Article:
A unique look at the end of World War I from a vast array of nationalities.
The war was fought by empires and their subjects in Europe, the Middle East, Africa, and South Asia. From the Czechs desperate for their own homeland to the Arabs who gained freedom from the Ottoman Empire, the end of the war delivered fulfillment, postponement, and desperation. Schönpflug (History/Free Univ., Berlin; co-editor: Gender History in a Transnational Perspective: Networks, Biographies, Gender Orders, 2014, etc.) offers a cogent, illuminating narrative based on an astounding amount of research. He includes minutiae such as the birth of the poppy as well as the end of a host of empires—Ottoman, Russian, Austro-Hungarian, and German—and he deftly incorporates numerous individual reactions to the first days of peace, including that of Harry Truman. As the author ably demonstrates, the conceptions of peace among the Allies were widely varied. France demanded draconian reparations, as opposed to Woodrow Wilson’s lofty ideals. The English and other Europeans, constrained by traditions and their vassals, proposed more viable solutions. Wilson’s Fourteen Points, particularly national self-determination, encouraged people like the Irish, Vietnamese, Indians, Czechs, and Syrians and frightened the empires who guarded their holdings—however, their hope was to be postponed. Germany was without a viable government, and the Allies refused to supply food until there was a democratically elected government. Since Berlin was rife with revolutionary movements, this was nearly impossible. The author also checks in on contemporary artists and writers such as Paul Klee, Georges Grosz, and Virginia Woolf, who all expressed disappointment and rage at the circumstances around them. “Instead of bringing about the peace so passionately longed for,” writes Schönpflug, “the bitter struggle for a better future only brought new violence and claimed millions of new victims.”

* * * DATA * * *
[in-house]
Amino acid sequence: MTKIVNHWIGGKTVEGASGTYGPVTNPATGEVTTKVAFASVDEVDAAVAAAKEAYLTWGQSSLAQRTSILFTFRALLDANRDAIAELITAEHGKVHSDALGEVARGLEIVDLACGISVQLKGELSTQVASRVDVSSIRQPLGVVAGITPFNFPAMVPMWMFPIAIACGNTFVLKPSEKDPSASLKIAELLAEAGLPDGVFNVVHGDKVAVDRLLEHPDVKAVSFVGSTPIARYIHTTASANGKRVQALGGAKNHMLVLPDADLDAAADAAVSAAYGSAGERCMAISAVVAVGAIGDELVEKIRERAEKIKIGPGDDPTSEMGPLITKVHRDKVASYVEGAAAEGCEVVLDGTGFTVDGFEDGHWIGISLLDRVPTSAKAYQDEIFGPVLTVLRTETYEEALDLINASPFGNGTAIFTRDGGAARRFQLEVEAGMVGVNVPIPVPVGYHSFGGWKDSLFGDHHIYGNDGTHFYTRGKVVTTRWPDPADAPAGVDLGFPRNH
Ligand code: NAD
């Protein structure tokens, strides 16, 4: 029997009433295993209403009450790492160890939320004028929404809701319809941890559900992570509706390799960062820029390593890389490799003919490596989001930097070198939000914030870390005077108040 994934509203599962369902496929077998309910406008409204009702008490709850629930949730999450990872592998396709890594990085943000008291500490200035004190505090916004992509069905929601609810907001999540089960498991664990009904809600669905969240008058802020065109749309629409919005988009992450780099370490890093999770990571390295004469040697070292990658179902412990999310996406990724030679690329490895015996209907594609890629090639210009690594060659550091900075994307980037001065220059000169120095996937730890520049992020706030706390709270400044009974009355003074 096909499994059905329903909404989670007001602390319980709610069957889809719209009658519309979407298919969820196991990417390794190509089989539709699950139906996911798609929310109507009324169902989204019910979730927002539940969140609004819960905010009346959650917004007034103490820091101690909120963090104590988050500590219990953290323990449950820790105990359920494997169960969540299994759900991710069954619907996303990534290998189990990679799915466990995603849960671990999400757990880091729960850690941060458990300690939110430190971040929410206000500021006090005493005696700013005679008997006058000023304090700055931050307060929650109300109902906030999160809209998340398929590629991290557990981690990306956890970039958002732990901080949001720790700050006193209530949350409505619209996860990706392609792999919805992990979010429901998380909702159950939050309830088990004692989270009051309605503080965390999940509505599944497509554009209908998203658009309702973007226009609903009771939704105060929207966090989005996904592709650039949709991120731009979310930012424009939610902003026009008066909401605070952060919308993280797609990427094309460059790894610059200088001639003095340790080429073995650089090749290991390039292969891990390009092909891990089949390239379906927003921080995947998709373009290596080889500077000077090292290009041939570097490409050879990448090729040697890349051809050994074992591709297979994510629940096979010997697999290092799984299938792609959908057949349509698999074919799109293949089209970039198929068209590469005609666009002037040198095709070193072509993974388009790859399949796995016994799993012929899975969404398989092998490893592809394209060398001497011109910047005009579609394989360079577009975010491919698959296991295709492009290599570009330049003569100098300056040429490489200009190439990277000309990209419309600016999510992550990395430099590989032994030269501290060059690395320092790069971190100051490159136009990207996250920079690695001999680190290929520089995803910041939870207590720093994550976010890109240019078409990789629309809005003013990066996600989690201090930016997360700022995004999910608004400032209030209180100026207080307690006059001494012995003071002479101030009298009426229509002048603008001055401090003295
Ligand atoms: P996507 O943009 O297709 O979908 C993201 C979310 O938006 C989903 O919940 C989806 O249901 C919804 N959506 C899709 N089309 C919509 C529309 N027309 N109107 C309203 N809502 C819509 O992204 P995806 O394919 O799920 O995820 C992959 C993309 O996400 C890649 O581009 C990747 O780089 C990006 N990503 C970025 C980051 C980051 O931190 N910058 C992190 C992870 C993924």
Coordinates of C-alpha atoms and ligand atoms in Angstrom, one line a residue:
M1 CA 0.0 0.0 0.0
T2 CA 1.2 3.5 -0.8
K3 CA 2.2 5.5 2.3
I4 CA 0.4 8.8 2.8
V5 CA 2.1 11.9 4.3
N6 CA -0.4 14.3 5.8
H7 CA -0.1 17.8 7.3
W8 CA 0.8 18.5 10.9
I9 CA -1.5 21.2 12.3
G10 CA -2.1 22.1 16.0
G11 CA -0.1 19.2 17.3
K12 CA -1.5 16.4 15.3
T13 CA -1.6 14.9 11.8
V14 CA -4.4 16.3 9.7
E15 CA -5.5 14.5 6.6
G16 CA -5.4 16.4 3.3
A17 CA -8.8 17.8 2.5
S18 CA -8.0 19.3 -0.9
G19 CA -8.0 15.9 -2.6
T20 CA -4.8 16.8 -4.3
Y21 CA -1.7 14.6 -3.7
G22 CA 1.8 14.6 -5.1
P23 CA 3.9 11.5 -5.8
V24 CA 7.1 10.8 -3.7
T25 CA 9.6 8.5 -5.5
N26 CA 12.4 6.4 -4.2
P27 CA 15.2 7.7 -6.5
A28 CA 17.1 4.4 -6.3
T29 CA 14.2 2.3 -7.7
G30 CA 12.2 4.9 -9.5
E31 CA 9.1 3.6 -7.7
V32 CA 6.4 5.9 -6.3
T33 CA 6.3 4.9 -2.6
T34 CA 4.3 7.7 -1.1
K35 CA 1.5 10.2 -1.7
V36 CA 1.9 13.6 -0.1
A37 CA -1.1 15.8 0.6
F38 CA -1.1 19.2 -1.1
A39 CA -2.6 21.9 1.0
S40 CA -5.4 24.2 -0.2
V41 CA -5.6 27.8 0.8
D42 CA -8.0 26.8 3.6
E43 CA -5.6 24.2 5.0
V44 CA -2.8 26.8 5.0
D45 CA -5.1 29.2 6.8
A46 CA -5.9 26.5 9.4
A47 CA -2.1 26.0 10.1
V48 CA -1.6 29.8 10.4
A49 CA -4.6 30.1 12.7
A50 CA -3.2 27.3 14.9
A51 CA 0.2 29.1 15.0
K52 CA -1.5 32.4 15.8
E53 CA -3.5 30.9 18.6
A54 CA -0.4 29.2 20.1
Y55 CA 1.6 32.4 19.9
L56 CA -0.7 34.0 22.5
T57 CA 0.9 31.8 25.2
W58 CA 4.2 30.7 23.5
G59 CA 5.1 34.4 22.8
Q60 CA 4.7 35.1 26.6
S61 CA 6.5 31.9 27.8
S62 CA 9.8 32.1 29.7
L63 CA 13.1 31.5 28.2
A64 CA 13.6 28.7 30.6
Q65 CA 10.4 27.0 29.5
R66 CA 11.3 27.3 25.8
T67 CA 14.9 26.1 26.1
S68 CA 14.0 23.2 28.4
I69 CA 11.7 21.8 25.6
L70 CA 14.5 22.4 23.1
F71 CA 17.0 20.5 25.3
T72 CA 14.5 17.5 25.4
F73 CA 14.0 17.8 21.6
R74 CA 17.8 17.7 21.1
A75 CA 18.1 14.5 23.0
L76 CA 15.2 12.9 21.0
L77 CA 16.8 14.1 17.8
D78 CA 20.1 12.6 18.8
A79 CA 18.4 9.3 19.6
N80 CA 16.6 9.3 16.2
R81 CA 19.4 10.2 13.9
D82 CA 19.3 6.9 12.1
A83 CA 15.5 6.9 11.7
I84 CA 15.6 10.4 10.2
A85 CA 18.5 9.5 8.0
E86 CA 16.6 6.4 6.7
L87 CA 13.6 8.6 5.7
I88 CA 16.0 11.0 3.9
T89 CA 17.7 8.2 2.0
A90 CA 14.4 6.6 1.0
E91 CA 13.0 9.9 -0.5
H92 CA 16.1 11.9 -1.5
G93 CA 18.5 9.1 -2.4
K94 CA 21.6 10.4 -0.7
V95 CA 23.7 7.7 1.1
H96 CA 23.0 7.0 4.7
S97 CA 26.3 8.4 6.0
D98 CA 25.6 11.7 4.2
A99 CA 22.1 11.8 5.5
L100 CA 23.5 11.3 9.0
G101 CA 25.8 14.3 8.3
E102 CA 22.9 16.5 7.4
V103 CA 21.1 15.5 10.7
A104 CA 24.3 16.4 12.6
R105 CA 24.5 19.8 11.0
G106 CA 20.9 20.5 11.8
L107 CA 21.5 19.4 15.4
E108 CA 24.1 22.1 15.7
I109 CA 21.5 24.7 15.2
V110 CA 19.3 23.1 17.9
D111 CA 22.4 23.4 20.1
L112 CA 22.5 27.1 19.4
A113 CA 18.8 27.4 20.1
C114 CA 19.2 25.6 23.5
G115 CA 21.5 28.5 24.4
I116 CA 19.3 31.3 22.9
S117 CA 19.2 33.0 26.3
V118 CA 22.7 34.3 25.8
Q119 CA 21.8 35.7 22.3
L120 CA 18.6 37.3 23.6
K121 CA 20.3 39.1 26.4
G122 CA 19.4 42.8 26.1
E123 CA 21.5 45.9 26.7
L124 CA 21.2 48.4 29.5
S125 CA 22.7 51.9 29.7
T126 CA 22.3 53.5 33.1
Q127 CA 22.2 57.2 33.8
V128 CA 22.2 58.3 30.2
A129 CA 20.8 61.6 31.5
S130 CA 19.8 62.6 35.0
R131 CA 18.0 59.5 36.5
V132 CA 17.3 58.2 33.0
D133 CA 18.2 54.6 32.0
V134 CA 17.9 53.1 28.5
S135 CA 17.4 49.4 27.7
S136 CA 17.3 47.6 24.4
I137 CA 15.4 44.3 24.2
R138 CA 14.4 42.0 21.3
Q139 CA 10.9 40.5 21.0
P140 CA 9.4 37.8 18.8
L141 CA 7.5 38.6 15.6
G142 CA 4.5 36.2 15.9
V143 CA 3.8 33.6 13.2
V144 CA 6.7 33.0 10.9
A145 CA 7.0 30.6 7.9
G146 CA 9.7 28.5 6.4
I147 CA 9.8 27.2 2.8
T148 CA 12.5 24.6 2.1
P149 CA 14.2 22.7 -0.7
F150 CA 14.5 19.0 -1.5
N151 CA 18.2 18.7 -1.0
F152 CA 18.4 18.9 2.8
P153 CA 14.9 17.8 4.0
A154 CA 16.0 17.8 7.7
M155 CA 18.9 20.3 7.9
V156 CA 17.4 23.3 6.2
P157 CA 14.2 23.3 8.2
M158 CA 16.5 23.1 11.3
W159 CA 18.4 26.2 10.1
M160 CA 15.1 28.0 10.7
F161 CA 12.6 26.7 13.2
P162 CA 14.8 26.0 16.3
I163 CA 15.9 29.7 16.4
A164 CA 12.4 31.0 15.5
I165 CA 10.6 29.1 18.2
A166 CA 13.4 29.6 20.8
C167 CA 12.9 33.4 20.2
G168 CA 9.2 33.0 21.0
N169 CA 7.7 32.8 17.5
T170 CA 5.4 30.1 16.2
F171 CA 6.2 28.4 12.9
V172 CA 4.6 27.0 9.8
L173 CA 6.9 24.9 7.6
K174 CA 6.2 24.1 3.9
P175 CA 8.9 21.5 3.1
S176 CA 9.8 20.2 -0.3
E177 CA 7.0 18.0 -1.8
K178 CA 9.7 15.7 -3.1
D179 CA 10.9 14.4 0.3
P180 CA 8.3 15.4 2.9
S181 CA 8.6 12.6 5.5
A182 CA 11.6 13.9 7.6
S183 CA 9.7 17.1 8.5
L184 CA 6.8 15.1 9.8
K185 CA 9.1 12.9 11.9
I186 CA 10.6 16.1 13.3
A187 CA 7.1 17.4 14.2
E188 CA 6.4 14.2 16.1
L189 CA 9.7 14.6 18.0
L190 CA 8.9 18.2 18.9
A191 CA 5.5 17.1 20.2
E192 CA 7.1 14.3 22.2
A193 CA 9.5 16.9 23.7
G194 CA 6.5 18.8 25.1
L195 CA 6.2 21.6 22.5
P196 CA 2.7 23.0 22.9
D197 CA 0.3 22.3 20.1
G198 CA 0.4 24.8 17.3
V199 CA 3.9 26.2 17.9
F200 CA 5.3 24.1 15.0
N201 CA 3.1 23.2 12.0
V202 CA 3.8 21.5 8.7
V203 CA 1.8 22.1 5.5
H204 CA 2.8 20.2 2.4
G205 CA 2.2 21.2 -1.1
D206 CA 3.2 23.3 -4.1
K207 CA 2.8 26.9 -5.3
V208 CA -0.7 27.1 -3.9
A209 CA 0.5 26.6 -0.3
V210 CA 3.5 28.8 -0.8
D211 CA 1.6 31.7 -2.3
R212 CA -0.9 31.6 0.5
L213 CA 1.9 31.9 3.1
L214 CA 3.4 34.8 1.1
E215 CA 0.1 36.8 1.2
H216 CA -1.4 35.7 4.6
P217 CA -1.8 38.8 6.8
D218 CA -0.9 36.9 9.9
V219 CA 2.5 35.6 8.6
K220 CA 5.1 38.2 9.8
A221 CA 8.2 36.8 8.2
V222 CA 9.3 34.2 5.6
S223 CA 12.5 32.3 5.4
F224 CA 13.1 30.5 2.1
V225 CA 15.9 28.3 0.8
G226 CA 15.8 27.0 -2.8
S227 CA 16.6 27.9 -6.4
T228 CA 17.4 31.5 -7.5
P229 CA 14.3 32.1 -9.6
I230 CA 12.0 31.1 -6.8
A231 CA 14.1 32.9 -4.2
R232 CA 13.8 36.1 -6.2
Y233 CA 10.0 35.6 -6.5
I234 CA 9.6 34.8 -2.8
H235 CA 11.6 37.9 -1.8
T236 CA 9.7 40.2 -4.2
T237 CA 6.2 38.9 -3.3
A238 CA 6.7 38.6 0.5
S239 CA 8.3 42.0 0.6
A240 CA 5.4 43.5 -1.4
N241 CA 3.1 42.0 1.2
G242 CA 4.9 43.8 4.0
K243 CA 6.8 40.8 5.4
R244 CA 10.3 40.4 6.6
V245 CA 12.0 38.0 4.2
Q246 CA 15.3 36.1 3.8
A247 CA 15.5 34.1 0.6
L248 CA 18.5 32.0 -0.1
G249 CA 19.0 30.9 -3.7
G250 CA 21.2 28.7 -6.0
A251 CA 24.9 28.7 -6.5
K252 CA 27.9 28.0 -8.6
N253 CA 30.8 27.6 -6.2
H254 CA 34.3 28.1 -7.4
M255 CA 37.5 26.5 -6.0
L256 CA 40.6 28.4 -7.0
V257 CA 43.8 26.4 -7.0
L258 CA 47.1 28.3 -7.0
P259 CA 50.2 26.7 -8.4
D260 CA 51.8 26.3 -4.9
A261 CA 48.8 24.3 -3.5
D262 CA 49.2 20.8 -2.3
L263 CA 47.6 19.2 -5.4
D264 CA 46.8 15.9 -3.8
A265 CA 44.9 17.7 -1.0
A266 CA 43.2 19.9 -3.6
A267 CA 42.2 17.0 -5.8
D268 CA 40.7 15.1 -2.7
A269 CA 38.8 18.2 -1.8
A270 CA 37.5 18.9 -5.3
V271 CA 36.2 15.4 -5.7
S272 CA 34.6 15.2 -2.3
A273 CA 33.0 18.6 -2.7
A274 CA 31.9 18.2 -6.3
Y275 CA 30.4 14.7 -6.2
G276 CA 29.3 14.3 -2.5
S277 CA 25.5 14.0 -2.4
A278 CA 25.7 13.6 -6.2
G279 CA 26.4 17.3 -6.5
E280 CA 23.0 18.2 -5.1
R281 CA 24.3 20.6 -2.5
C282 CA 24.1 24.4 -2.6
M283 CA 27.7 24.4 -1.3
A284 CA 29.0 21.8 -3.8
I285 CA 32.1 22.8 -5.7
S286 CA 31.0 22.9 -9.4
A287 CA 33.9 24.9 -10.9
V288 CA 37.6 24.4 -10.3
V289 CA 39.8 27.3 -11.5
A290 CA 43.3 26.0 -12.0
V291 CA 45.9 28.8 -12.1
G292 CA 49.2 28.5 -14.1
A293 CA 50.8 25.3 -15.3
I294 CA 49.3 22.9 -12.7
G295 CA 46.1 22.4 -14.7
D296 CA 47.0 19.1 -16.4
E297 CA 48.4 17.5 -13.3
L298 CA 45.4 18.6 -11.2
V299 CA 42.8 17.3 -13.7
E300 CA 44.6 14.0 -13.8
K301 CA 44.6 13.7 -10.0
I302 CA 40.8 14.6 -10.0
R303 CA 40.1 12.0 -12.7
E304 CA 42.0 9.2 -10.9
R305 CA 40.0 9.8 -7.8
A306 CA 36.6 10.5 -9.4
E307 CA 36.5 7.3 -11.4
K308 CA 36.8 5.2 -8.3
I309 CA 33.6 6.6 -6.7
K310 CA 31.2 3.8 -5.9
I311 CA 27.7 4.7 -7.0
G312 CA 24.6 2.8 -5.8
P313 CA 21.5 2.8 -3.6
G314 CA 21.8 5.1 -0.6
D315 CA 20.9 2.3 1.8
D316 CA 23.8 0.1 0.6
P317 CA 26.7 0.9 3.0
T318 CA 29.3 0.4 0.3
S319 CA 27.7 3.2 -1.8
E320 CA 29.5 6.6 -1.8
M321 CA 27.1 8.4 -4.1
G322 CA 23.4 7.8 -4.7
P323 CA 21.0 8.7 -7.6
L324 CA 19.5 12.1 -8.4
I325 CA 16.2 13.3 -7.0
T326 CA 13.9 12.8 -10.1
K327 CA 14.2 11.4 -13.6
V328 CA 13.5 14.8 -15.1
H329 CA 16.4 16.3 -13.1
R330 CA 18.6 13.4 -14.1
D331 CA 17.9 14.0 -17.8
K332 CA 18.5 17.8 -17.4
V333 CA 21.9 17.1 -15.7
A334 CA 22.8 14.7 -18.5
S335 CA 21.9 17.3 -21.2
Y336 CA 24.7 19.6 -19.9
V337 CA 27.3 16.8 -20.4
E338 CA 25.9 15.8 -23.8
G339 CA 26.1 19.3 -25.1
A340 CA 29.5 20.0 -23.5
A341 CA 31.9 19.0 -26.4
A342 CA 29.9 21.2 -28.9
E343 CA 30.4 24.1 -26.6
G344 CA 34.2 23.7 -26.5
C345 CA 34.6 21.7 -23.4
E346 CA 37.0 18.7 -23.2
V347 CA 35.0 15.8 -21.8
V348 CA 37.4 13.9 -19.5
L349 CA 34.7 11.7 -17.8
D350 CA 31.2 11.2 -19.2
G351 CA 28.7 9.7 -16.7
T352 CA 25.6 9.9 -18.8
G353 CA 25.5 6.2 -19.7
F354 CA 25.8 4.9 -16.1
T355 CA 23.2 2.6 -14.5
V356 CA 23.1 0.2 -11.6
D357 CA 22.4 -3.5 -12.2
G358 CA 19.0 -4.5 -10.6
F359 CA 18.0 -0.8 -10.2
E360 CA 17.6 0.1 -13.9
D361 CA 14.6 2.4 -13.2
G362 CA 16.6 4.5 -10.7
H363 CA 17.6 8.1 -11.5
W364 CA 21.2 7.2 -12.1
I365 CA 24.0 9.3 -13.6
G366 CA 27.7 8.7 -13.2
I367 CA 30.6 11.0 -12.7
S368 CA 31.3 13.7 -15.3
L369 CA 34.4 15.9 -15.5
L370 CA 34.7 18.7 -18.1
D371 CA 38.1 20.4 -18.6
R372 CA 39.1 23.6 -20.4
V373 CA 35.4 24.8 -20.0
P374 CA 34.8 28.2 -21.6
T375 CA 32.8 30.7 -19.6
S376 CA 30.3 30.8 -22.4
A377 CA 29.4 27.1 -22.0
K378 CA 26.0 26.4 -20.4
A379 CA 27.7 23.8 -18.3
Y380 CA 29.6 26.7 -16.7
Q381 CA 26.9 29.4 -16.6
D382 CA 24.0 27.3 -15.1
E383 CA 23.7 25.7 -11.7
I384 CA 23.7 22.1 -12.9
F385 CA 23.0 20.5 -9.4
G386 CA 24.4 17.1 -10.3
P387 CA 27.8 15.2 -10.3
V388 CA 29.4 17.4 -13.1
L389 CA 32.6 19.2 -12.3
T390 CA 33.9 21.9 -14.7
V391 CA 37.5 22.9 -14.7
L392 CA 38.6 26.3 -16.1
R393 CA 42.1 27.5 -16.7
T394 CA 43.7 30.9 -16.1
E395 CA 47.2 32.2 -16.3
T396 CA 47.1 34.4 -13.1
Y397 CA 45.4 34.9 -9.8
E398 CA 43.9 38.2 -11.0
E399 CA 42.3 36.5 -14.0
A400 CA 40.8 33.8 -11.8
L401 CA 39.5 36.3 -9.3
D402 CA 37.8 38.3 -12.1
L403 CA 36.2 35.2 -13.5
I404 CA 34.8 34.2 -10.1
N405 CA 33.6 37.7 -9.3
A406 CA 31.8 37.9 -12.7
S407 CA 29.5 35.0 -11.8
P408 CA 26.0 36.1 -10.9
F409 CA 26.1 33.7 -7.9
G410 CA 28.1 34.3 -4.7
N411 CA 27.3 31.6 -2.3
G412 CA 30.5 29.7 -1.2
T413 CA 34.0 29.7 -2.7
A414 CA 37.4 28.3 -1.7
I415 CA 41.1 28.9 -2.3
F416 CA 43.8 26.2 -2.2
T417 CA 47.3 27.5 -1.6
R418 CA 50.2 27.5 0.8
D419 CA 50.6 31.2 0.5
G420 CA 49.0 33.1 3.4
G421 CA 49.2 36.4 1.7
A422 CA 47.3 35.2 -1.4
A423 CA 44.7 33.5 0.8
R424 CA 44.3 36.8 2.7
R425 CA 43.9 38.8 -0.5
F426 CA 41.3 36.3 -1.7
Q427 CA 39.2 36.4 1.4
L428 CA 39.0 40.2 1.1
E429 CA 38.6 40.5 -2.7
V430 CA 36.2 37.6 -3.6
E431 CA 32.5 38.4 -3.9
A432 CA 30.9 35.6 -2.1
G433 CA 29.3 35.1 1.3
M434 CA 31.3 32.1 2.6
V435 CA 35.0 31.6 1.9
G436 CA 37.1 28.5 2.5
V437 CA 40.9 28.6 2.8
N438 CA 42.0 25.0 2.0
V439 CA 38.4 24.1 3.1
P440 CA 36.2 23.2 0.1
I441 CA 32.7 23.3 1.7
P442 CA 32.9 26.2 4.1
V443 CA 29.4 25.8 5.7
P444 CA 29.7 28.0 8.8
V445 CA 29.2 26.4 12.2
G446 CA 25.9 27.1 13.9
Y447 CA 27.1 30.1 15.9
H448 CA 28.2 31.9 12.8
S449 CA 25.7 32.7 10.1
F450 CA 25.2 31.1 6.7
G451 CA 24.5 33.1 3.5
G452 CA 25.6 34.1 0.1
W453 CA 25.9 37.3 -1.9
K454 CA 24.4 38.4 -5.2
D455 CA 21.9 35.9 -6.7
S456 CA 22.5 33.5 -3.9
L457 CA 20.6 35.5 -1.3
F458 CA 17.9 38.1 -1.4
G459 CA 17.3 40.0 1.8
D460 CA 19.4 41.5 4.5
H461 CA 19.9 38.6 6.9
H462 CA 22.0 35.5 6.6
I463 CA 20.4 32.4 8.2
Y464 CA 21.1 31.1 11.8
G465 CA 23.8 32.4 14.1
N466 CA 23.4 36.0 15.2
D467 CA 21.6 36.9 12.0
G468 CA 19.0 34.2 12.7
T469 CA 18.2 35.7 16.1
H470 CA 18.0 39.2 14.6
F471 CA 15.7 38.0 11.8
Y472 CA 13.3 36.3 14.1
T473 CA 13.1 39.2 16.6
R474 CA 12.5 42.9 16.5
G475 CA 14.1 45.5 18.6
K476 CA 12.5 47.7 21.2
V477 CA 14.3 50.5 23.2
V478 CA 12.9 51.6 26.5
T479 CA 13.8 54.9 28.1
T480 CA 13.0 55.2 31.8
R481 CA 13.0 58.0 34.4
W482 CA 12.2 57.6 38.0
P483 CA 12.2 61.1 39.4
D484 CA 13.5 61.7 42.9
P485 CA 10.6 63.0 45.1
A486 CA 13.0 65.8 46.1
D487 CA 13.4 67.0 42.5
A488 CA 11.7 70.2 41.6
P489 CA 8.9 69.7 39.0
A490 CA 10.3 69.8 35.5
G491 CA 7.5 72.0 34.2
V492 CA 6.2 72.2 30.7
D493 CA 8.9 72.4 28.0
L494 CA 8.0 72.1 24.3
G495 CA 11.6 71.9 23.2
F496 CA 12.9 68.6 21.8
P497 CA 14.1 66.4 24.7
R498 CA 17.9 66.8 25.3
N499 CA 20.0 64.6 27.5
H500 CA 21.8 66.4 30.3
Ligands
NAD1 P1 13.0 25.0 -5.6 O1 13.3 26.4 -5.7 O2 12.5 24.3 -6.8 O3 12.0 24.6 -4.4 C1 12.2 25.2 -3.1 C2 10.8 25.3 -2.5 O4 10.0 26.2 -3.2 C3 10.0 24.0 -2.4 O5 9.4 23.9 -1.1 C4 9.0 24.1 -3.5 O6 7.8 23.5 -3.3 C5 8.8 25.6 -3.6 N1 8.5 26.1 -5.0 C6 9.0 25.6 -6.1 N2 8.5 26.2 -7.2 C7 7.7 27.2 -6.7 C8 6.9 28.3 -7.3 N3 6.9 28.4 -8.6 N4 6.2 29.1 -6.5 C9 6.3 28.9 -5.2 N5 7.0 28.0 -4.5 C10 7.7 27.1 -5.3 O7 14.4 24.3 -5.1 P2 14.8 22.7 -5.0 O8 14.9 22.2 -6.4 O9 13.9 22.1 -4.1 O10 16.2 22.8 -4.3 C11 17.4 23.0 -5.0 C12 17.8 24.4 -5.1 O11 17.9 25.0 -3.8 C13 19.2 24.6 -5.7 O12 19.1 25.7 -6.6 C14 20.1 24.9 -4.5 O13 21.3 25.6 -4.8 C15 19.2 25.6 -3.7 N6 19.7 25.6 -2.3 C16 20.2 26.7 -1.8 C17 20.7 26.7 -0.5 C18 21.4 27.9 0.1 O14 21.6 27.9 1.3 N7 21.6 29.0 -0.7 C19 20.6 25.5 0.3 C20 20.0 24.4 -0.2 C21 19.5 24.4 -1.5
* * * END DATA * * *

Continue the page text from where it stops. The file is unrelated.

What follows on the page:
A highly thorough yet refreshingly concise examination of the follies and failures of the great peace of Nov. 11, 1918. A must for World War I collections.